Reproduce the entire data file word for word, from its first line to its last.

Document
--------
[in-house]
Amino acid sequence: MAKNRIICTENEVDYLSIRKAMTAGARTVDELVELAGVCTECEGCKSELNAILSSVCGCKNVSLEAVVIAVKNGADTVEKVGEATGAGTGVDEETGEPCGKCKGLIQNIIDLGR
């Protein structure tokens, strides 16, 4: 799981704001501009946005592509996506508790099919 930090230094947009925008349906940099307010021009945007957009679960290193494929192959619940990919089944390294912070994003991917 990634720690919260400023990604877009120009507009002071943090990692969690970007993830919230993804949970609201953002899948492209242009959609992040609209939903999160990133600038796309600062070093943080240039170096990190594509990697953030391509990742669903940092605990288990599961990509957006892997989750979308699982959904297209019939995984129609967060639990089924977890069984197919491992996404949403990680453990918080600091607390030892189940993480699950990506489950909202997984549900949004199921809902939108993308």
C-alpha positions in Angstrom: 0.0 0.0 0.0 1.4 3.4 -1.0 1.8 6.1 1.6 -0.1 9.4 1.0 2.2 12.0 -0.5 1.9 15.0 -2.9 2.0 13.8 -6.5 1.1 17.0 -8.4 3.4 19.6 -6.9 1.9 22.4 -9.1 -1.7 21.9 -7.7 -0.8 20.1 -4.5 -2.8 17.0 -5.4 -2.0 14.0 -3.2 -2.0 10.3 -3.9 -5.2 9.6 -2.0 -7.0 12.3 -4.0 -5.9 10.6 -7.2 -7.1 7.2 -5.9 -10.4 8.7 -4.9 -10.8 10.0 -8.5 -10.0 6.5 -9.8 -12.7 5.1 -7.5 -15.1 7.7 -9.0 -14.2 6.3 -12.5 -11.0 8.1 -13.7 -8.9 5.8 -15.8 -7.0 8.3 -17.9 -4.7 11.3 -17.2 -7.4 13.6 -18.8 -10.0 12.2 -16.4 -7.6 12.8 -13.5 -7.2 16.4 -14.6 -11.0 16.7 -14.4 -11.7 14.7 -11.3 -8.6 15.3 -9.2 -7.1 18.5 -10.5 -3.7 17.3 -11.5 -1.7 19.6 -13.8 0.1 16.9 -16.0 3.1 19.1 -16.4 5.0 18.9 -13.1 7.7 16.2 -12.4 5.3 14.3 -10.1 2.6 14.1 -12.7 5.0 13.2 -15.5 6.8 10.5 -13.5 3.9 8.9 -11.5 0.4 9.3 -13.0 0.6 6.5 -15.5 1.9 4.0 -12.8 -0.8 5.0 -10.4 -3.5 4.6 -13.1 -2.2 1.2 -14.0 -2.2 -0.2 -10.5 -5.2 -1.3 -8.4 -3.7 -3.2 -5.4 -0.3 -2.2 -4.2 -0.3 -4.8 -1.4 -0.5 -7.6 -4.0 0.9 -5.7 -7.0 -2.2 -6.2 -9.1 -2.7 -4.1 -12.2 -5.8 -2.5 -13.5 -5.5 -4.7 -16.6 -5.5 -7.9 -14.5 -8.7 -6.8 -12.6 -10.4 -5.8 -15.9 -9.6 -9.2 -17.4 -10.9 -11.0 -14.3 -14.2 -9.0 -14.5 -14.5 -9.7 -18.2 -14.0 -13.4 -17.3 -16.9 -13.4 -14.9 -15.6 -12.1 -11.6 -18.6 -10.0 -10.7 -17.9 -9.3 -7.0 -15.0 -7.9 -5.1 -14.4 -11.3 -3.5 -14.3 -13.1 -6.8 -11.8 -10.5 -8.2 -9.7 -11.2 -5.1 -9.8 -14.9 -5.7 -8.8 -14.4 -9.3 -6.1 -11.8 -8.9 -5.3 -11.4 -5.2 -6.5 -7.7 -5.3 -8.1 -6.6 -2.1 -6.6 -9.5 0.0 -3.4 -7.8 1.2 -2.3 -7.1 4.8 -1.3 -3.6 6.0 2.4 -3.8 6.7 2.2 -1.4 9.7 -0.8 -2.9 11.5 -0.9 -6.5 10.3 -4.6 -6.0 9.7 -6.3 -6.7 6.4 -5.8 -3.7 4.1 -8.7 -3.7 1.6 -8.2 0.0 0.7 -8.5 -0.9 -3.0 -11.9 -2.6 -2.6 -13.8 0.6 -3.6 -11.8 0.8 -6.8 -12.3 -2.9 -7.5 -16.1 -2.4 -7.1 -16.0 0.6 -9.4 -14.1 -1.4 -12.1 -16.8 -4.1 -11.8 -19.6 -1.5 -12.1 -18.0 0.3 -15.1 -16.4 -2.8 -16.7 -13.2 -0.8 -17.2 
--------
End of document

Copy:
[in-house]
Amino acid sequence: MAKNRIICTENEVDYLSIRKAMTAGARTVDELVELAGVCTECEGCKSELNAILSSVCGCKNVSLEAVVIAVKNGADTVEKVGEATGAGTGVDEETGEPCGKCKGLIQNIIDLGR
């Protein structure tokens, strides 16, 4: 799981704001501009946005592509996506508790099919 930090230094947009925008349906940099307010021009945007957009679960290193494929192959619940990919089944390294912070994003991917 990634720690919260400023990604877009120009507009002071943090990692969690970007993830919230993804949970609201953002899948492209242009959609992040609209939903999160990133600038796309600062070093943080240039170096990190594509990697953030391509990742669903940092605990288990599961990509957006892997989750979308699982959904297209019939995984129609967060639990089924977890069984197919491992996404949403990680453990918080600091607390030892189940993480699950990506489950909202997984549900949004199921809902939108993308």
C-alpha positions in Angstrom: 0.0 0.0 0.0 1.4 3.4 -1.0 1.8 6.1 1.6 -0.1 9.4 1.0 2.2 12.0 -0.5 1.9 15.0 -2.9 2.0 13.8 -6.5 1.1 17.0 -8.4 3.4 19.6 -6.9 1.9 22.4 -9.1 -1.7 21.9 -7.7 -0.8 20.1 -4.5 -2.8 17.0 -5.4 -2.0 14.0 -3.2 -2.0 10.3 -3.9 -5.2 9.6 -2.0 -7.0 12.3 -4.0 -5.9 10.6 -7.2 -7.1 7.2 -5.9 -10.4 8.7 -4.9 -10.8 10.0 -8.5 -10.0 6.5 -9.8 -12.7 5.1 -7.5 -15.1 7.7 -9.0 -14.2 6.3 -12.5 -11.0 8.1 -13.7 -8.9 5.8 -15.8 -7.0 8.3 -17.9 -4.7 11.3 -17.2 -7.4 13.6 -18.8 -10.0 12.2 -16.4 -7.6 12.8 -13.5 -7.2 16.4 -14.6 -11.0 16.7 -14.4 -11.7 14.7 -11.3 -8.6 15.3 -9.2 -7.1 18.5 -10.5 -3.7 17.3 -11.5 -1.7 19.6 -13.8 0.1 16.9 -16.0 3.1 19.1 -16.4 5.0 18.9 -13.1 7.7 16.2 -12.4 5.3 14.3 -10.1 2.6 14.1 -12.7 5.0 13.2 -15.5 6.8 10.5 -13.5 3.9 8.9 -11.5 0.4 9.3 -13.0 0.6 6.5 -15.5 1.9 4.0 -12.8 -0.8 5.0 -10.4 -3.5 4.6 -13.1 -2.2 1.2 -14.0 -2.2 -0.2 -10.5 -5.2 -1.3 -8.4 -3.7 -3.2 -5.4 -0.3 -2.2 -4.2 -0.3 -4.8 -1.4 -0.5 -7.6 -4.0 0.9 -5.7 -7.0 -2.2 -6.2 -9.1 -2.7 -4.1 -12.2 -5.8 -2.5 -13.5 -5.5 -4.7 -16.6 -5.5 -7.9 -14.5 -8.7 -6.8 -12.6 -10.4 -5.8 -15.9 -9.6 -9.2 -17.4 -10.9 -11.0 -14.3 -14.2 -9.0 -14.5 -14.5 -9.7 -18.2 -14.0 -13.4 -17.3 -16.9 -13.4 -14.9 -15.6 -12.1 -11.6 -18.6 -10.0 -10.7 -17.9 -9.3 -7.0 -15.0 -7.9 -5.1 -14.4 -11.3 -3.5 -14.3 -13.1 -6.8 -11.8 -10.5 -8.2 -9.7 -11.2 -5.1 -9.8 -14.9 -5.7 -8.8 -14.4 -9.3 -6.1 -11.8 -8.9 -5.3 -11.4 -5.2 -6.5 -7.7 -5.3 -8.1 -6.6 -2.1 -6.6 -9.5 0.0 -3.4 -7.8 1.2 -2.3 -7.1 4.8 -1.3 -3.6 6.0 2.4 -3.8 6.7 2.2 -1.4 9.7 -0.8 -2.9 11.5 -0.9 -6.5 10.3 -4.6 -6.0 9.7 -6.3 -6.7 6.4 -5.8 -3.7 4.1 -8.7 -3.7 1.6 -8.2 0.0 0.7 -8.5 -0.9 -3.0 -11.9 -2.6 -2.6 -13.8 0.6 -3.6 -11.8 0.8 -6.8 -12.3 -2.9 -7.5 -16.1 -2.4 -7.1 -16.0 0.6 -9.4 -14.1 -1.4 -12.1 -16.8 -4.1 -11.8 -19.6 -1.5 -12.1 -18.0 0.3 -15.1 -16.4 -2.8 -16.7 -13.2 -0.8 -17.2 